He moved his hand out toward the window in the direction of the farm. There was a long silence except for the quick, soft rattle of his breath. Lockett did not look at Rosamund again; he seemed taken up with staring at one of his hands that pulled unceasingly at the chair-cover. A peculiar dark shadow came over his face, like the deep noon shadows Rosamund had just been watching on the rocks outside.
She became suddenly terrified. What she was afraid of was that he would go on like this for hours without dying; she would have given anything in the world. to see him die.
She turned and ran out of the room into the open sunshine. The little glen lay there, serene and empty, like a lovely golden trap. The silence pressed down upon her, and she realized that she could n't get rid of it. She could n't get rid of anything; she must act. She had never been in a position before where one has to act, when one can't ring a bell or send for a servant or go into another room. The nearest house was the farm, a mile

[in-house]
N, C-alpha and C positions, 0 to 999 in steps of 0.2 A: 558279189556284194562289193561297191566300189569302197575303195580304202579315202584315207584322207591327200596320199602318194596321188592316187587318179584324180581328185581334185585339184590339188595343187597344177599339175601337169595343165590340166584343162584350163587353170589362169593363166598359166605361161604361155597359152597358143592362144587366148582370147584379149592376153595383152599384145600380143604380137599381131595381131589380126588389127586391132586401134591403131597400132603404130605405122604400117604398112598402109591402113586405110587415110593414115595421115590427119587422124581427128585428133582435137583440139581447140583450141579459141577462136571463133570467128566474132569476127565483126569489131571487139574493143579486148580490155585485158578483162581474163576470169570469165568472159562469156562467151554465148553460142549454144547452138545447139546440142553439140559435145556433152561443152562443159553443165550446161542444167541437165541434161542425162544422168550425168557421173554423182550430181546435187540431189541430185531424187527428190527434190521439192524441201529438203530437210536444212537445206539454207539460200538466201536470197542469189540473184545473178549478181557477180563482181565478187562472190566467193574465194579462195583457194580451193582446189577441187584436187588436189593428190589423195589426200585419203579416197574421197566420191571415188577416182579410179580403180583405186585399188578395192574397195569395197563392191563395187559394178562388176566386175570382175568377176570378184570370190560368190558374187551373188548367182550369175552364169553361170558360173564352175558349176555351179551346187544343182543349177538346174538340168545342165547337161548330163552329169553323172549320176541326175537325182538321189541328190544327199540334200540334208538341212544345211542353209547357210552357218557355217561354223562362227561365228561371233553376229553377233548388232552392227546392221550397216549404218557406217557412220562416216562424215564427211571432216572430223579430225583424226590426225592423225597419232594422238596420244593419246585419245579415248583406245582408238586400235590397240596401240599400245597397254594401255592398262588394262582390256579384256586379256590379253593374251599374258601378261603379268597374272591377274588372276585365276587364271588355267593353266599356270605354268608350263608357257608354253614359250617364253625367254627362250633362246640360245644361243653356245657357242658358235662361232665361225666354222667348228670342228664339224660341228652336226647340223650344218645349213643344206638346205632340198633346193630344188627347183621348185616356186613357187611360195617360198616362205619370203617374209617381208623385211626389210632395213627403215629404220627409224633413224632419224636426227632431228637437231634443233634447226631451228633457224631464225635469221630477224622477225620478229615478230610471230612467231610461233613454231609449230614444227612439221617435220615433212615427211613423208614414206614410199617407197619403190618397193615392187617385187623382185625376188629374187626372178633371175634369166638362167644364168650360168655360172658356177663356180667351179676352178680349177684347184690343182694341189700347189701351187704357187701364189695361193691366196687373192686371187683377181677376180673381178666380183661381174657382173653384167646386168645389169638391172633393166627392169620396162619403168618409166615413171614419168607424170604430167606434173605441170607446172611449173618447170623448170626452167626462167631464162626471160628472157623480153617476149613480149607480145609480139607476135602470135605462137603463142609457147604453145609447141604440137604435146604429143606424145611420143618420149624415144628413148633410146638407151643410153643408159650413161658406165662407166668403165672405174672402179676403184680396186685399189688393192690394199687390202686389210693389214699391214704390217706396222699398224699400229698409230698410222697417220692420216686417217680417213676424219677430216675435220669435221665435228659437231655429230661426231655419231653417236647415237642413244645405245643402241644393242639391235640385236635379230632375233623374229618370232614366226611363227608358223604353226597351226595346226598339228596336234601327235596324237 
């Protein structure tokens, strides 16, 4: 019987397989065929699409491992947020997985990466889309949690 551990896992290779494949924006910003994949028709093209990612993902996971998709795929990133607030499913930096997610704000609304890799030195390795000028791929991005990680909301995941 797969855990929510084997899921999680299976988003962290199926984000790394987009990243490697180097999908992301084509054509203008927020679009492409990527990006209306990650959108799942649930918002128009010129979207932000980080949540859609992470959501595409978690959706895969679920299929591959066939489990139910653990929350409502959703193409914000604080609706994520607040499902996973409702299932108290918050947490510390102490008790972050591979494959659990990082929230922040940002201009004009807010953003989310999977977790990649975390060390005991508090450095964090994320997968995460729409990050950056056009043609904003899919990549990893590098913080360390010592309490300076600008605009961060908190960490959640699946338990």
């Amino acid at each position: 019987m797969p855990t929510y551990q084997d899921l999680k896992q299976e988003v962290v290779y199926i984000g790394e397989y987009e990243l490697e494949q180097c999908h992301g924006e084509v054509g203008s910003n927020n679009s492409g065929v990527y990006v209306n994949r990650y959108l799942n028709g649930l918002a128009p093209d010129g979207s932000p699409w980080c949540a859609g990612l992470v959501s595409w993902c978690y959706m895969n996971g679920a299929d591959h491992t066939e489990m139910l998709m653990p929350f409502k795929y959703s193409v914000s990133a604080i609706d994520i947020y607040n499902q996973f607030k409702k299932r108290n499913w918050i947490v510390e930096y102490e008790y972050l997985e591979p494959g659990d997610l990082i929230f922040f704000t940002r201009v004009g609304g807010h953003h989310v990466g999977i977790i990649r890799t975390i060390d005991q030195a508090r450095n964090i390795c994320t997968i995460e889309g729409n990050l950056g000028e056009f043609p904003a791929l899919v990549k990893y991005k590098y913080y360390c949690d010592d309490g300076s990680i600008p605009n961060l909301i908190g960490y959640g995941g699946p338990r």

There was nothing else for it; she must sacrifice her reputation, she must meet his wife. She felt an intense relief at this decision, and as she set off by the white ribbon of road her mind became exalted with a rush of ideas. She saw all that she must say to this hard woman to melt her and save the man she loved (the moment she was out of sight of Lockett he was still the man she loved). Words came to her with an ease and clarity which was almost miraculous. She would begin: "We are two womenFar away across the cliffs the church bells were ringing. The sound of them reminded her of her childhood. She used to think angels rang them. Rosamund had always had beautiful thoughts.